Sunday, December 7, 2008

Vendors hope to ride out the global auto crash

Vishwanath Kulkarni
Shamik Paul

Bangalore, Dec. 5 Notwithstanding the impending collapse of North American auto firms such as General Motors, Ford Motors and Chrysler, the Indian IT firms are cautiously optimistic that global automakers would sustain long-term investments in futuristic technologies such as fuel efficiency and emission control systems.

However, the IT firms are cautious about the impact in the short-term as they expect some cut in budgets on discretionary ‘nice-to-have’ projects as auto companies affected by the declining demand and credit crunch await a bail-out package.

Already battered by the meltdown in the US financial services sector, the Indian IT vendors had set eyes on sectors such as manufacturing and retail to offset the impact.

The auto sector is a major component of the manufacturing vertical for many an Indian vendor.

No cancellations

TCS, which serves clients such as Chrysler and Ferrari, is cautious about the dynamic developments in the North American auto industry and has adopted a “watch-and-see” stance.

“We have not seen any reduction in projects or cancellation of contracts,” said Mr Reghuayaswamy, Vice-President and Global Head of Engineering and Industrial Services practice at TCS. However, there is an increasing interest to offshore as clients want to control costs.

Mr Reghuayaswamy expects the auto companies to maintain their sustenance type of budgets that are already committed. While there could be pressure on the discretionary budgets, customers would go ahead with investments in programs relating to fuel efficiency, emission controls, electronic systems, better engine management and hybrid vehicles, he said.

TCS earns about five per cent of its revenues from the automotive clients.

Customers cautious

“Customers are cautious about the outlook and the decision making has got delayed,” said Mr Ravi Pandit, Chairman and Group CEO of KPIT Cummins Infosystems Ltd. “Investments would grow in areas of technology innovation and on newer products that are essential for companies to remain competitive when the economy starts looking northwards again,” he said.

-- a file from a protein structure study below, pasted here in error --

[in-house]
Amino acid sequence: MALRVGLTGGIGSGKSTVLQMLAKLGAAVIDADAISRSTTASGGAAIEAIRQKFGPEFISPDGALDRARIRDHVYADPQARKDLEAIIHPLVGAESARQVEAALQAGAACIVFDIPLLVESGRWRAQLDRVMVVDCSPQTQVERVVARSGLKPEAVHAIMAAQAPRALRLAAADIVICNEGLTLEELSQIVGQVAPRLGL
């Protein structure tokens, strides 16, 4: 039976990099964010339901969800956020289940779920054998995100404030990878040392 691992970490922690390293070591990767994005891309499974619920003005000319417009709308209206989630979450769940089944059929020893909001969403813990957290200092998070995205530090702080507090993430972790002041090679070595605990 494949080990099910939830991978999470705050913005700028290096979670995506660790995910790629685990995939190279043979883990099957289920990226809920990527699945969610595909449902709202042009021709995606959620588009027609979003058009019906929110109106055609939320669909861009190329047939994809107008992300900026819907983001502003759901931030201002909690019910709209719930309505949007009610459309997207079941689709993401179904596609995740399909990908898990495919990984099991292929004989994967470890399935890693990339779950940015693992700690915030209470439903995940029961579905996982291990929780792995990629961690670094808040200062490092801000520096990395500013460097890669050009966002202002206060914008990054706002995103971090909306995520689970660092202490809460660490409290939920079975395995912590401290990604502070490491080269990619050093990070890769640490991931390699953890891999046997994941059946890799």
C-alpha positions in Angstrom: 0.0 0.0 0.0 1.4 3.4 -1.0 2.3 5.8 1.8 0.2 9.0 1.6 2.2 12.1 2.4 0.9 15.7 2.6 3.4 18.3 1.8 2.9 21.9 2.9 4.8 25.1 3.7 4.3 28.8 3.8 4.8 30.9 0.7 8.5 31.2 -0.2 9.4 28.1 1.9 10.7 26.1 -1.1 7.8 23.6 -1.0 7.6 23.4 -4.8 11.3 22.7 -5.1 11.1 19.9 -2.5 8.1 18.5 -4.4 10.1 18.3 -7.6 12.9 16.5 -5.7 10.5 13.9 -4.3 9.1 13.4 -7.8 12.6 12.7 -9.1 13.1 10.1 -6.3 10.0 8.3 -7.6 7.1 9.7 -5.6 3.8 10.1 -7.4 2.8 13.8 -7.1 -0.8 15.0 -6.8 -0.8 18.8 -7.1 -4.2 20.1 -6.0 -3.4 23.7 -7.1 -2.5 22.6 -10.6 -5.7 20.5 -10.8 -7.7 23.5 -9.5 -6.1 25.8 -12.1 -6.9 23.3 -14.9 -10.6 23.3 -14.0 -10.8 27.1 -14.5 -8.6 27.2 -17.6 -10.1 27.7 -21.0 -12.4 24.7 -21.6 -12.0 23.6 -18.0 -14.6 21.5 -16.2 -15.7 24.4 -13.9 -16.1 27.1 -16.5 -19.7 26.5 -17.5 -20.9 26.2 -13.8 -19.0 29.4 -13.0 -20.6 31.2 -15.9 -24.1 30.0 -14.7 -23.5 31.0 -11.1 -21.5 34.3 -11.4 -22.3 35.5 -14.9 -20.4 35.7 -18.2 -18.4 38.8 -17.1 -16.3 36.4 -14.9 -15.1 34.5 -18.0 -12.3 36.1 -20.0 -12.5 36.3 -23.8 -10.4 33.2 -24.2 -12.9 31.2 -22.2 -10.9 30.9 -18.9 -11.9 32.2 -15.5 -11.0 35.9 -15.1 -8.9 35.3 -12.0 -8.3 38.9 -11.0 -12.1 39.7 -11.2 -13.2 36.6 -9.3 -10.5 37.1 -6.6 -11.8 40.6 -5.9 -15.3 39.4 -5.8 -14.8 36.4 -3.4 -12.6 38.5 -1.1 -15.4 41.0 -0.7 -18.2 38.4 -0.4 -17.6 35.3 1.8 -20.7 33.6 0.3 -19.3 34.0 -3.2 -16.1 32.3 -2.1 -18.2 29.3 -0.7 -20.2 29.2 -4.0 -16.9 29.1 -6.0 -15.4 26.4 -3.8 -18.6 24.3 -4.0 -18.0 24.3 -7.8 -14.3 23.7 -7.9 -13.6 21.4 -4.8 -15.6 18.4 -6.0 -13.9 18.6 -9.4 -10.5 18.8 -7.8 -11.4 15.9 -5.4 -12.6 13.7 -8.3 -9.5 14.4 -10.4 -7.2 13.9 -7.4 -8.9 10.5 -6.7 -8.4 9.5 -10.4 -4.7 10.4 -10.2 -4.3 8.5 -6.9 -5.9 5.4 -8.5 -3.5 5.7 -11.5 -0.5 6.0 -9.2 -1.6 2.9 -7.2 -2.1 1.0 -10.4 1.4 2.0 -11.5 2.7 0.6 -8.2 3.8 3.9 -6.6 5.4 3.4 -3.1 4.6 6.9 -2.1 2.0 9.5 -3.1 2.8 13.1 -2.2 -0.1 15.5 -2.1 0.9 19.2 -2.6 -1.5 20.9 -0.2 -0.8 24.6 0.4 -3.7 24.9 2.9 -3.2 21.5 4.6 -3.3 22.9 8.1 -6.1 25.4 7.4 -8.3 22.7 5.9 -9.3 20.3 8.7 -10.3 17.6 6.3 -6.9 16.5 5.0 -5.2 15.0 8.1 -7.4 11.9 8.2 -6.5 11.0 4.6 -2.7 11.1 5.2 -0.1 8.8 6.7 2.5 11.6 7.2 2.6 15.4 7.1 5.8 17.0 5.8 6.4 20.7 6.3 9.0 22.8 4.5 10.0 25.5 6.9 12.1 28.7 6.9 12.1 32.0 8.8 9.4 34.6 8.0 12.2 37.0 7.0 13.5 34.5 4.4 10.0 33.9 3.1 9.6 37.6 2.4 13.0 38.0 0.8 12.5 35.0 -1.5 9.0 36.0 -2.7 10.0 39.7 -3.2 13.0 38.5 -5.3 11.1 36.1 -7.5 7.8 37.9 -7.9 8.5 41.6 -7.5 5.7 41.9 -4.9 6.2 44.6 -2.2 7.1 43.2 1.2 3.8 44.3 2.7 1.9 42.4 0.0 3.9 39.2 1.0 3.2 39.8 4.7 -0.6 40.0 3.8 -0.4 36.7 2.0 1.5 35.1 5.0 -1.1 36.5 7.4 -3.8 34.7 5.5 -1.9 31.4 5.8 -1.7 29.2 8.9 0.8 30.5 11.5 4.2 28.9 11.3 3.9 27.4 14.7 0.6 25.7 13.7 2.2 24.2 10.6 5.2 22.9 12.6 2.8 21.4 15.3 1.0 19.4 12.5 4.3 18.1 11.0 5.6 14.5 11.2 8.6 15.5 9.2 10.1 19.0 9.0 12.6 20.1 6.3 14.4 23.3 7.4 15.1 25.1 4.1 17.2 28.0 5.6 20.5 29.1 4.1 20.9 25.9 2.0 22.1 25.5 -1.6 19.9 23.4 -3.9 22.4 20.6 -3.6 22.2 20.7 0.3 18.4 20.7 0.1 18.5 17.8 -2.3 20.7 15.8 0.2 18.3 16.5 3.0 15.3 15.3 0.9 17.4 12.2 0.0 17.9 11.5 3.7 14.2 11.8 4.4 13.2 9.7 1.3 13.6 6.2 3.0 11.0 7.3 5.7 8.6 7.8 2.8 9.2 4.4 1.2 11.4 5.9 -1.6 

KPIT, which earns about a third of its revenues from the auto engineering and auto IT, said it has not seen any project cancellations so far. “While US companies are awaiting decision on the auto bail-out plan expected in the next two weeks, we expect renewed activity from European customers in the New Year,” said Mr Pandit, adding that investments in futuristic technologies relating to higher mileage and advanced safety systems would be sustained.

Other major vendors such as Wipro and Satyam, who serve companies such as General Motors, did not comment.

Sensing a slowdown, Geometric Ltd started diversifying a few quarters ago to reduce its dependence on auto and moved into new verticals such as oil and gas, fashion and high tech, said Mr Ajit Joshi, Senior Vice-President and Head- Product Lifecycle Management (PLM) solutions.

Geometric provides PLM solutions to auto companies, which helps them to manage the entire lifecycle of the product right from conception through design and manufacture to service and disposal. Admitting the increasing pressure on rates, Mr Joshi said the company was also witnessing some delays in new project starts. However, there have not been any major cut back on the existing PLM projects as these help companies in product innovations and reduce time to market. Mr Joshi felt that European automakers, which are closely following their US counterparts in the IT off-shoring wave, will be an opportunity for the India Inc to grab.

Analysts not upbeat

However, analysts are not optimistic unlike the IT vendors. “Business will suffer to an extent for vendors who have exposure to the auto industry as IT spends for clients will take a back seat,” said Mr Harit Shah, equity analyst at Angel Broking Ltd.

“There is likelihood that new projects will be delayed or cancelled, and there would be pricing pressure as well,” Mr Shah predicted.